Baby pall python refusing to eat
My mom bought me a baby ball python for Christmas, but my mom told me she hasn't ate since November. Only a few weeks before my mom bought her. Since then we've tried feeding her , but she's refused it all. My dad and I have her enclosure with high humidity and her temperature as always around 75-80. We have a damp towel over her tank to help with humidity, hoping that will help her appetite. So far it hasn't. I have no idea what to do at this point. Im hoping I'll get answers here.
Sullivan County New York
Thank you for your question. What types of food have you tried to feed your snake, so far. Also, do you know if your snake is wild-caught or captive-bred. Wild-caught means it was captured in the wild in its native country. Captive-bred means it was produced from breeding parents that are in captivity. Wild-caught specimens are sometimes more difficult to induce to feed, because they are not used to feeding on white mice or rats.
Ball pythons can be difficult when it comes to feeding. Environmental factors can have a significant influence on your snake's willingness to eat. I see that you're monitoring humidity and temperature. Here's a link to a ball python care sheet provided by Reptiles Magazine that you can use to make sure you're providing a suitable environment for your new snake:
and here is a link to a Reptiles Magazine article on specific information regarding ball python feeding issues:
Let me know what you've been trying to feed and whether your snake is wild-caught or captive-bred, and thank you for contacting Ask an Expert.
I think she's captive bred, but im not 100% sure. We've been trying to feed her frozen/thawed pinkies but she has no interest for them
Thanks for the information. You stated in your trying to feed frozen/thawed pinkies. Hopefully, you're thawing each one before attempting to feed it to your snake. Never given frozen food to them, and you should always warm up the prey item before placing it in the snake's cage. DO NOT use the microwave. Small items like frozen pinkies, fuzzies and even adult mice can actually explode in the microwave. Your parents will not be pleased. Use a dish of warm water and place the food inside a ziploc bag and place it in the water to warm it up. Make sure you give it plenty of time to thaw and warm up.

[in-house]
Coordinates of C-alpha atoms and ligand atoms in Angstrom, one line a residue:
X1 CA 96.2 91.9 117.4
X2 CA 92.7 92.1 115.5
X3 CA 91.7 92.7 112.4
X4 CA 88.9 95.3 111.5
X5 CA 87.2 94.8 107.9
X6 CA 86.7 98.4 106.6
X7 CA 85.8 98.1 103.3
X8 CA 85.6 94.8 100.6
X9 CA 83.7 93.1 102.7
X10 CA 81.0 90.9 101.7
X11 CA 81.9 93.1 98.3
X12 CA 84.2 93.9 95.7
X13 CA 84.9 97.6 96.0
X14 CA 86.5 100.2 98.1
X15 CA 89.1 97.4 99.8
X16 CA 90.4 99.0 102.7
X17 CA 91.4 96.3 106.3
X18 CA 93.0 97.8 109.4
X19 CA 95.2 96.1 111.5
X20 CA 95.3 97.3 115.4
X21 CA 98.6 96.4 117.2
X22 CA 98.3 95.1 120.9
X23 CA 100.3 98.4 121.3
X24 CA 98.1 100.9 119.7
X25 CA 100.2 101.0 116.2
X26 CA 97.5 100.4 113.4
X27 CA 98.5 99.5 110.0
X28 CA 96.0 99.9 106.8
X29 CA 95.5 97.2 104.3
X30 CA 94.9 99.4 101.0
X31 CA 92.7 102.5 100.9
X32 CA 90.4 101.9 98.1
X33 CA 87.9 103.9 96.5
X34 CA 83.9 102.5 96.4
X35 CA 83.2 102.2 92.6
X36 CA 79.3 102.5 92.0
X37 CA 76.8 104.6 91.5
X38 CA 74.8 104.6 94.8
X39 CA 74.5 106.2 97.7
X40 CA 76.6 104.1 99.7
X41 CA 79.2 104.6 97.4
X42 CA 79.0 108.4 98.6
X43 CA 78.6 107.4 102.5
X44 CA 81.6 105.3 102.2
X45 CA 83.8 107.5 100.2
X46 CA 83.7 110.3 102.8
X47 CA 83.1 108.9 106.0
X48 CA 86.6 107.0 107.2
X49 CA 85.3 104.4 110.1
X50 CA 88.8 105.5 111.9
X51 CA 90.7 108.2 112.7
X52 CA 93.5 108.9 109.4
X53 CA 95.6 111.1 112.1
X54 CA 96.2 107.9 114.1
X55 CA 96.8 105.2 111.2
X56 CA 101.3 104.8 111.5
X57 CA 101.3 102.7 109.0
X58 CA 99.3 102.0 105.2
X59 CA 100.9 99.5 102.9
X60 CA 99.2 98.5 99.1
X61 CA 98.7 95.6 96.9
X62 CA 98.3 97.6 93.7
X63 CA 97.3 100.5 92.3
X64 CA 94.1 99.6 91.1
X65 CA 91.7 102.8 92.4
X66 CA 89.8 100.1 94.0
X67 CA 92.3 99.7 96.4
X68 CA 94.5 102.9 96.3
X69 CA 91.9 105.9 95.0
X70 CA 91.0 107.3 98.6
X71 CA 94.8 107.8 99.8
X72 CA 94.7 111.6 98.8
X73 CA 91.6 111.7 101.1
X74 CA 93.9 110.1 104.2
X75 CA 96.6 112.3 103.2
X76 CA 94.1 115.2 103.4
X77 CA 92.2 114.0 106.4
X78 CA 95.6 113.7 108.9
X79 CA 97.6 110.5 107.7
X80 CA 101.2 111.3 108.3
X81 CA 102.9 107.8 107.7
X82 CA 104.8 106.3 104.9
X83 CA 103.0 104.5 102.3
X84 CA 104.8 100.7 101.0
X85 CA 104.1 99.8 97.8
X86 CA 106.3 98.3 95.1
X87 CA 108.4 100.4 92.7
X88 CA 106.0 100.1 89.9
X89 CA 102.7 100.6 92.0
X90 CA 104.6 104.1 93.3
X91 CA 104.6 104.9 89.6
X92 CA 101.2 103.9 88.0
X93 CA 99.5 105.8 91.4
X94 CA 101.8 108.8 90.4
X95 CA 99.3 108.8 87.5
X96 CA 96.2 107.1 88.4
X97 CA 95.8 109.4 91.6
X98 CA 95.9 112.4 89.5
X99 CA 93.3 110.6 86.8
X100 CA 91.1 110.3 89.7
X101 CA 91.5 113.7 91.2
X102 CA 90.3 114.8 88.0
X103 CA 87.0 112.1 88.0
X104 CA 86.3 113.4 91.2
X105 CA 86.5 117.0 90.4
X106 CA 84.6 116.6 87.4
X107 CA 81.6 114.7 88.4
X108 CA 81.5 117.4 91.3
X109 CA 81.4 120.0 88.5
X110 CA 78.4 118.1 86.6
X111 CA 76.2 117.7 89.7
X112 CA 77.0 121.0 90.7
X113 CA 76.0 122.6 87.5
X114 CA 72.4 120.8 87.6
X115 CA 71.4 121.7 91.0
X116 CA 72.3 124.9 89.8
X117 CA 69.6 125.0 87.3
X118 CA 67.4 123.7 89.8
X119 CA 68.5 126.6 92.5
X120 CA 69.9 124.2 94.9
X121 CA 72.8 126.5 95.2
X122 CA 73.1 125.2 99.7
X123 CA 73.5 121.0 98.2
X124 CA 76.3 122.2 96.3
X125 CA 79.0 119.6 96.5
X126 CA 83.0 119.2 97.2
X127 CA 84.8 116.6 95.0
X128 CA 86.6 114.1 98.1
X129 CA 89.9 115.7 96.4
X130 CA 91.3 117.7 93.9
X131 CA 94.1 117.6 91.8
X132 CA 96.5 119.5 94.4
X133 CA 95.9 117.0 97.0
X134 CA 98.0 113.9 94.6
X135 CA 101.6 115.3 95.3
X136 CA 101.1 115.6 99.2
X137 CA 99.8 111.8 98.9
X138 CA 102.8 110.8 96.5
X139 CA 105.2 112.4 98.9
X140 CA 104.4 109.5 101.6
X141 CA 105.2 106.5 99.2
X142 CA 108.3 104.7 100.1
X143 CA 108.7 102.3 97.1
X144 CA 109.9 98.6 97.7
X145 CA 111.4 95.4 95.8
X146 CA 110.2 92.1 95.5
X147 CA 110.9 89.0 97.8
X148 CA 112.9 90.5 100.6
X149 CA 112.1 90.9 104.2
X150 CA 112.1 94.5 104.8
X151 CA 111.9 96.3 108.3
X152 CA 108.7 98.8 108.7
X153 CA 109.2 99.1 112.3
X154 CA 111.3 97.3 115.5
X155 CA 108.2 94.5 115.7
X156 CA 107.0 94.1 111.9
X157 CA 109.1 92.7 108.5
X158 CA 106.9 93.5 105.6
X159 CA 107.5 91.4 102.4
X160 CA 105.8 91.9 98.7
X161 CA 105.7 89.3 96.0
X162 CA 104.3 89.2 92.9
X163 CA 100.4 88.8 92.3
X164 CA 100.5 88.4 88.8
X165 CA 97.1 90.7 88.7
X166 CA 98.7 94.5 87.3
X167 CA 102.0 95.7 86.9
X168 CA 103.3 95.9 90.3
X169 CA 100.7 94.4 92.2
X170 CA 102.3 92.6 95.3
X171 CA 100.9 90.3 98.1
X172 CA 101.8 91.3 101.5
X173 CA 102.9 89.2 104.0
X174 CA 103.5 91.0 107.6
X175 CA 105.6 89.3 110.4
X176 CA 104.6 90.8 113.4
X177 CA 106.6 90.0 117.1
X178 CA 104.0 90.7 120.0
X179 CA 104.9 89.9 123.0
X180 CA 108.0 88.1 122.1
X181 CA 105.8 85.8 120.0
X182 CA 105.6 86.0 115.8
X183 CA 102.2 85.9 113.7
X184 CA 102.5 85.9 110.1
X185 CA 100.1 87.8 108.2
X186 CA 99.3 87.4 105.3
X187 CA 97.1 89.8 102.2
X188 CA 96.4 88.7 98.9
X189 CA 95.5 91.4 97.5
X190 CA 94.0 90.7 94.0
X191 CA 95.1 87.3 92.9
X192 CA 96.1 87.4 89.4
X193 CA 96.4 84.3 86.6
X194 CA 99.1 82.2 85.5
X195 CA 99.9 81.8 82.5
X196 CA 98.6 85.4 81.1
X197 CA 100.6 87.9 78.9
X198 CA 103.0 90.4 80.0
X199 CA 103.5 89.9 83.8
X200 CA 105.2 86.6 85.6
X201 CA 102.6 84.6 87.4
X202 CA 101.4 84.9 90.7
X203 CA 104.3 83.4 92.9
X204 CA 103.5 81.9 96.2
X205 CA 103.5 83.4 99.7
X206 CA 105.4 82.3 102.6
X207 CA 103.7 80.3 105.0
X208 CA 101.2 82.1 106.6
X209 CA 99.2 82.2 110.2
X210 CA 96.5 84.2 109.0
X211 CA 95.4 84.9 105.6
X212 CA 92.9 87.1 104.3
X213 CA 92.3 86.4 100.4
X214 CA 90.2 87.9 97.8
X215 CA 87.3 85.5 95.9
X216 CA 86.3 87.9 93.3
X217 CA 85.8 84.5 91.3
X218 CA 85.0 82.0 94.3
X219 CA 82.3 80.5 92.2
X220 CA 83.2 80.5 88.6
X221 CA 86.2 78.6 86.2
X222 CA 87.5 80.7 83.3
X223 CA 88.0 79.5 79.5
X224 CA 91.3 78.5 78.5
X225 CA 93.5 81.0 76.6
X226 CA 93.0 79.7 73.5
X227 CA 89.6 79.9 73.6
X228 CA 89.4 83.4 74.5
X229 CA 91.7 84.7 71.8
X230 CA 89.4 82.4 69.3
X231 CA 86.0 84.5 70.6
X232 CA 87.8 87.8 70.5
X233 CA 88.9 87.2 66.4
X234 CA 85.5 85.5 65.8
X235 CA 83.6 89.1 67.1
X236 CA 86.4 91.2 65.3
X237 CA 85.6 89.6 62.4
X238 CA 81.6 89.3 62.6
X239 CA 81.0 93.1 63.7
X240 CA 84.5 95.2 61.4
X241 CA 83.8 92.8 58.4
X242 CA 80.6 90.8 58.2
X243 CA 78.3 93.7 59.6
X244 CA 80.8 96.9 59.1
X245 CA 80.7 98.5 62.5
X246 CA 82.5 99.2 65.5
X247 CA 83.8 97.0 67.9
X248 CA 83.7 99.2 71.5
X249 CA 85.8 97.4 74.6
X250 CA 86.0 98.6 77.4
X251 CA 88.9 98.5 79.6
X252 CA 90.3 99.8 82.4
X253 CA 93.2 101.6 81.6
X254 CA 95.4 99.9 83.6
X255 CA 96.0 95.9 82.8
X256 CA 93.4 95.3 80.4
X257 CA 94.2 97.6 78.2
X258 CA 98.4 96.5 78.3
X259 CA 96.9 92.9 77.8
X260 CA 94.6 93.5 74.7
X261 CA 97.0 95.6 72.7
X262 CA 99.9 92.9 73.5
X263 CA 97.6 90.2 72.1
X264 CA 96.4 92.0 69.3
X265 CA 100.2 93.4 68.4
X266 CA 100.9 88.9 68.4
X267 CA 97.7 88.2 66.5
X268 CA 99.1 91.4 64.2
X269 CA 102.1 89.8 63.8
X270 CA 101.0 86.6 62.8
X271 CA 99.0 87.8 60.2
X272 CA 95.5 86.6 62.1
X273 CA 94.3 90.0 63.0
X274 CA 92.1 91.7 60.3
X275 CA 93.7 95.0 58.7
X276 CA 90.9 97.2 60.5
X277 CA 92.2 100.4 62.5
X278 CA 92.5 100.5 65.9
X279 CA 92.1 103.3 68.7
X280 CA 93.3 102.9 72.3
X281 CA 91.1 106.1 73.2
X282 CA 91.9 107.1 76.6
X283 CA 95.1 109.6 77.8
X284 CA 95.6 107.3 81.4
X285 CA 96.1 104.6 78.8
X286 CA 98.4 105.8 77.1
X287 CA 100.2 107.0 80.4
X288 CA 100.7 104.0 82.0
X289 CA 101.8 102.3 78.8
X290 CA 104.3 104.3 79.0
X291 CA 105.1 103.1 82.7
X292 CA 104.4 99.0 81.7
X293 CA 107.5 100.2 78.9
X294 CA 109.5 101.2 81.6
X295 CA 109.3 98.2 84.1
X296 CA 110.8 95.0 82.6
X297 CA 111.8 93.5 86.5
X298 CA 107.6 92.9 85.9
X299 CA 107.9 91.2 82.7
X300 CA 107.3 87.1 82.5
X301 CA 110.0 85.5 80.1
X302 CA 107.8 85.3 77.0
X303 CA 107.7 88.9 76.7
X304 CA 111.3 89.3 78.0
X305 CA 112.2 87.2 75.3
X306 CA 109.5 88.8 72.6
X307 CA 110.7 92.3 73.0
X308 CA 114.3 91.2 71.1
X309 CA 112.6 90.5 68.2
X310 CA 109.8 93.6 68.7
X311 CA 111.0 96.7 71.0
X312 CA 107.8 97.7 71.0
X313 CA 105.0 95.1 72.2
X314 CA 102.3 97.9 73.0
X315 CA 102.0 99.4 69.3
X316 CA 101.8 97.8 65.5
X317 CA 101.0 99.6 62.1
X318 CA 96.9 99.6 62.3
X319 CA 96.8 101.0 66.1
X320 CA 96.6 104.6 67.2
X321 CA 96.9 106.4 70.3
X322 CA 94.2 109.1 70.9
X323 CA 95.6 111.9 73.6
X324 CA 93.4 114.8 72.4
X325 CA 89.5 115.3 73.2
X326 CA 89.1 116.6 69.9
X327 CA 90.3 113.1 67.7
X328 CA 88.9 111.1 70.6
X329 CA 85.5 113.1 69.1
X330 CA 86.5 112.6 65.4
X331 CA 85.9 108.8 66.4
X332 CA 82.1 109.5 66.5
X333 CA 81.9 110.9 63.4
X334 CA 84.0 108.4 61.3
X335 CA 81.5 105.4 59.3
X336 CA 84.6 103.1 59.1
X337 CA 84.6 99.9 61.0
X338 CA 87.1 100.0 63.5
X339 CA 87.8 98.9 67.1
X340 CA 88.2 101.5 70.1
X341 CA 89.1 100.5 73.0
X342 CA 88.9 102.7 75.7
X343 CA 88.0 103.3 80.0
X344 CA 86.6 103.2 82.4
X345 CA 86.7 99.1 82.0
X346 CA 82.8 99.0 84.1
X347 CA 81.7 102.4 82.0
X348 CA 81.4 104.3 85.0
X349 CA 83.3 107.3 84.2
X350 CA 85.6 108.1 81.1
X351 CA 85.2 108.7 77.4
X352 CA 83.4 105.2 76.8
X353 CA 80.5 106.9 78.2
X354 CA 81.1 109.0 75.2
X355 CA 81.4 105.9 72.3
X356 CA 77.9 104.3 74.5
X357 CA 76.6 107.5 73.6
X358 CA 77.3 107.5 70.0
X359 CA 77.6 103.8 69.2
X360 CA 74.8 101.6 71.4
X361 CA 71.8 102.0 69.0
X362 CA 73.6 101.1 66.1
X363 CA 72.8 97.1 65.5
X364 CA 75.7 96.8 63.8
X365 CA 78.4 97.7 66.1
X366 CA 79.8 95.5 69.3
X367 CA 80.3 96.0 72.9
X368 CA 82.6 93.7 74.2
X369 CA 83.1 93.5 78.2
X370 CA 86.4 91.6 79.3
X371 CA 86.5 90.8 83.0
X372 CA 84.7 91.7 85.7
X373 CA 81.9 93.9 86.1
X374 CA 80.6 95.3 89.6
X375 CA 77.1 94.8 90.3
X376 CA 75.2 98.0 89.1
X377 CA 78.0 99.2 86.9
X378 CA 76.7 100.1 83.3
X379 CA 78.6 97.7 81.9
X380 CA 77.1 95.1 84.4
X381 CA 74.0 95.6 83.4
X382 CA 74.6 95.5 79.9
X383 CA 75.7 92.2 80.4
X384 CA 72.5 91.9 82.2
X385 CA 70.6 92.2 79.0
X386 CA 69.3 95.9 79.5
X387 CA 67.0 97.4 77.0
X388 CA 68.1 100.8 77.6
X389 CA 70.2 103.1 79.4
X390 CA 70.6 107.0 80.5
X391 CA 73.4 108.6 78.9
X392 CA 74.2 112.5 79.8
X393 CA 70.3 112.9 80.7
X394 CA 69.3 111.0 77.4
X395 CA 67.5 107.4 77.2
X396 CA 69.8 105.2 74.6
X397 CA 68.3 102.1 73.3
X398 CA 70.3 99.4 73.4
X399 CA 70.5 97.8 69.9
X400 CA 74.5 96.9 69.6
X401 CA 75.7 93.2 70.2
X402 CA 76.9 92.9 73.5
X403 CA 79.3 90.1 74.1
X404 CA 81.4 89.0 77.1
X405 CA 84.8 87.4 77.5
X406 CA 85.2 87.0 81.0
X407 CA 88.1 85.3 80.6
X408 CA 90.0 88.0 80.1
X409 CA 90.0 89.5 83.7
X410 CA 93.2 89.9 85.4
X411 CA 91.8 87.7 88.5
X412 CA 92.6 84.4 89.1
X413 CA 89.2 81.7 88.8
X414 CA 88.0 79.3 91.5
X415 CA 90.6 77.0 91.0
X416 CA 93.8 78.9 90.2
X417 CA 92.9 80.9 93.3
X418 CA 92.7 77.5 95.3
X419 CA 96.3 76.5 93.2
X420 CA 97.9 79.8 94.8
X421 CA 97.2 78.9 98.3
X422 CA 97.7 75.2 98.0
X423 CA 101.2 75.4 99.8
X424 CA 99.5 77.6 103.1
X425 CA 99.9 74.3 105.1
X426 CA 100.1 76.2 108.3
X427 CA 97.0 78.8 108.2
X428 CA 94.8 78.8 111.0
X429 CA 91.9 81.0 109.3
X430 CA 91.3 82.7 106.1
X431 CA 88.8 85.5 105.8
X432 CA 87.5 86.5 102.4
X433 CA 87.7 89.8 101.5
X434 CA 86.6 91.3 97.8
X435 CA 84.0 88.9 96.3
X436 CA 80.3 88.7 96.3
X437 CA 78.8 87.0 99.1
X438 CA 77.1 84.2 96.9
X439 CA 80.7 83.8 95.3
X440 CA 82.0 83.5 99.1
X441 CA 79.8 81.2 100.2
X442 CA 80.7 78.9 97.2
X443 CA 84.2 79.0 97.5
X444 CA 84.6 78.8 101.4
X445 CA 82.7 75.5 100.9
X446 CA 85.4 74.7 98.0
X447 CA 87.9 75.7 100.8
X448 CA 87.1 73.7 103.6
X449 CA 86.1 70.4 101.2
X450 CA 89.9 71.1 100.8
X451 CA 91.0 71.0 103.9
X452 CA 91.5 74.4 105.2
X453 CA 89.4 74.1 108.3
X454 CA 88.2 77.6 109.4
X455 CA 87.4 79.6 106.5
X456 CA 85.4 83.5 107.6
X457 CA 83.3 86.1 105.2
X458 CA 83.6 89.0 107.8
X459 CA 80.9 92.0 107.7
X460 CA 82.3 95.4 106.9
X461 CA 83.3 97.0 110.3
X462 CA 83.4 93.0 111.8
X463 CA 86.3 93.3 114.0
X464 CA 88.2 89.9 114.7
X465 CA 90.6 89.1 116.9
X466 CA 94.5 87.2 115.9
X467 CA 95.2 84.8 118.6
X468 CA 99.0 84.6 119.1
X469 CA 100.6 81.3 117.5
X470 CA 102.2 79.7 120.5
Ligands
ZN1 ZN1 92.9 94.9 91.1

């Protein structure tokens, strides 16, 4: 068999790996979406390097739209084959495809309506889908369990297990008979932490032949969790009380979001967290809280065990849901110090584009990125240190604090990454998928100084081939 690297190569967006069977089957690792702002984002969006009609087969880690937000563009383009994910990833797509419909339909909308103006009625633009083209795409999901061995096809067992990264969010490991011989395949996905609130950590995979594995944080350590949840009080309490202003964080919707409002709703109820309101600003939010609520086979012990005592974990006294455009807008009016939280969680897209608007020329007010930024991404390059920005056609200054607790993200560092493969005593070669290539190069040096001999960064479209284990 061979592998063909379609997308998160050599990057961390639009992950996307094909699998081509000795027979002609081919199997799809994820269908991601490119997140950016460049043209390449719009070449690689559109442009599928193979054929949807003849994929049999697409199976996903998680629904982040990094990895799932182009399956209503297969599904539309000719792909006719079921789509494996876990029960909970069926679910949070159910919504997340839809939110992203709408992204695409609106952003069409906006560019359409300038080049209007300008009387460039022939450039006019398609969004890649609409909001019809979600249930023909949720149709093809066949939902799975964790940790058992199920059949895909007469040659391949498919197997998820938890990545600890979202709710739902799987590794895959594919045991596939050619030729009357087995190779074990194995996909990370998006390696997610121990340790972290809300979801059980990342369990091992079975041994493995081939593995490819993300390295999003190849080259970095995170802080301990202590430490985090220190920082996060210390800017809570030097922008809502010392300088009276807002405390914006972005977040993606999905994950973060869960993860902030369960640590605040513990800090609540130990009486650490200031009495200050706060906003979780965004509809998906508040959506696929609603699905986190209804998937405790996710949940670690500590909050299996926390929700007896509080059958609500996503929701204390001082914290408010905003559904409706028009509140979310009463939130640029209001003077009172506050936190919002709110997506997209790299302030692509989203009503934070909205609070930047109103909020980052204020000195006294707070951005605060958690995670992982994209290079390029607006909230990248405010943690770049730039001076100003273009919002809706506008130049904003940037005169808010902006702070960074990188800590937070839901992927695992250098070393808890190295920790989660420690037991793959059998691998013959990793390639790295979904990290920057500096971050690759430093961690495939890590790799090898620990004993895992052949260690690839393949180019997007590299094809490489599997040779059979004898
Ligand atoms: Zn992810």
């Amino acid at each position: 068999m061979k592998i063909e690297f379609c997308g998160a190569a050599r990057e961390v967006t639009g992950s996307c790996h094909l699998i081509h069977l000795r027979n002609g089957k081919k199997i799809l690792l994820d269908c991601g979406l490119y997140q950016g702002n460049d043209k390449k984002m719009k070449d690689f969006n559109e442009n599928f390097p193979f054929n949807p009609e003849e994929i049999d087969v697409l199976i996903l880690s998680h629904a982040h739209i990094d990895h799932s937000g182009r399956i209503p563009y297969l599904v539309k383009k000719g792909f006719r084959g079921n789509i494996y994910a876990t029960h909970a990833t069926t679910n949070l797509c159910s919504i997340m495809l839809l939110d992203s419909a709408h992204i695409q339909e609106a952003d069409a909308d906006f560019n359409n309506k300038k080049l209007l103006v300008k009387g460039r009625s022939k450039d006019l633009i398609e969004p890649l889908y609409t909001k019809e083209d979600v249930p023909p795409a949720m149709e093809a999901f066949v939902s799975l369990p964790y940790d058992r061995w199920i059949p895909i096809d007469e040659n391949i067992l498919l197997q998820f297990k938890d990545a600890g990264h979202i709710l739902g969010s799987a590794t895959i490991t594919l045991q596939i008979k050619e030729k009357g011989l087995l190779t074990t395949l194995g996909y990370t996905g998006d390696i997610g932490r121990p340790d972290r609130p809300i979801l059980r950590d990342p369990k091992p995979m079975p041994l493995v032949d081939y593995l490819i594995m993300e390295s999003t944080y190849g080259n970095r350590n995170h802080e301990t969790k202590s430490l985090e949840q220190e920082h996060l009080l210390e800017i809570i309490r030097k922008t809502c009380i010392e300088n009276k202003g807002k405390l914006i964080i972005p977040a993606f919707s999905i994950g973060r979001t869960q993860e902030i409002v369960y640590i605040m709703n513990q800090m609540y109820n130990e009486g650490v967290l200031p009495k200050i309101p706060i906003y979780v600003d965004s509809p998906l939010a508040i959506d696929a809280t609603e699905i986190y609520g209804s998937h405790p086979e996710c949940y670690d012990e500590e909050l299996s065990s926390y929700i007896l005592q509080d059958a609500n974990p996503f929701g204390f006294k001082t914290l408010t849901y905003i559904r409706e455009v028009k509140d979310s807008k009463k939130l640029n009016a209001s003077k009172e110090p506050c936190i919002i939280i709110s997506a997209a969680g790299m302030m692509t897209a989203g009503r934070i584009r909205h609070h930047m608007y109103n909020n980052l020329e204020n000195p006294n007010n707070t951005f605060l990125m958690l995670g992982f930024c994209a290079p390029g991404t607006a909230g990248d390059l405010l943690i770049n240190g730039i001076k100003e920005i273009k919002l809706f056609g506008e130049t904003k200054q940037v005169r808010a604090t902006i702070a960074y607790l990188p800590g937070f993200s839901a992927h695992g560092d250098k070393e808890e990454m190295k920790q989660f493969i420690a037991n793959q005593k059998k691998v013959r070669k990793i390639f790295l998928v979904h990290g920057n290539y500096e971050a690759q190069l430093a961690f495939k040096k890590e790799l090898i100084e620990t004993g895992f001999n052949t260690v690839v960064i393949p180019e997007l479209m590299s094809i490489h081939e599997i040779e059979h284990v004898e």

Even if your snake is a brand new hatchling, it's probably large enough to eat a larger food item than a pinky. Try using a fuzzy mouse, and preferably a brown one. This will most closely resemble the color of the prey the ball python normally feeds on in the wild. Also, ball pythons are normally nocturnal, so give your snake its food at night. Since it's already dead, it's okay to leave the prey in the cage overnight with your snake. It's best if you can get your snake used to eating dead prey, because you don't run the risk of the rodent biting your snake. It is very easy for these type of bites to become infected. Also make sure you have a hide box in the cage for your snake. Ball pythons can be very easily stressed, and providing a hide box gives them a place to feel secure. If the snake is in the hide box you can leave the prey item just outside the entrance. Use a pair of forceps instead of your fingers to place it there, in case your snake decides to strike the prey right away.
If you've tried to offer food a few times and the snake doesn't show any interest, and you're sure your providing the correct temperature and humidity for your snake, then I recommend you take your snake to an experienced reptile vet for a check up. Wild-caught specimens often have parasites that cause problems. Adult ball pythons sometimes fast for several months. An adult is capable of doing this because they usually have sufficient fat reserves, but a hatchling can't go for long periods without eating. Your vet can determine if you snake has any health-related problems that are affecting its ability to eat.
I hope this information helps, and thank you for contacting Ask an Expert. Good luck with your snake!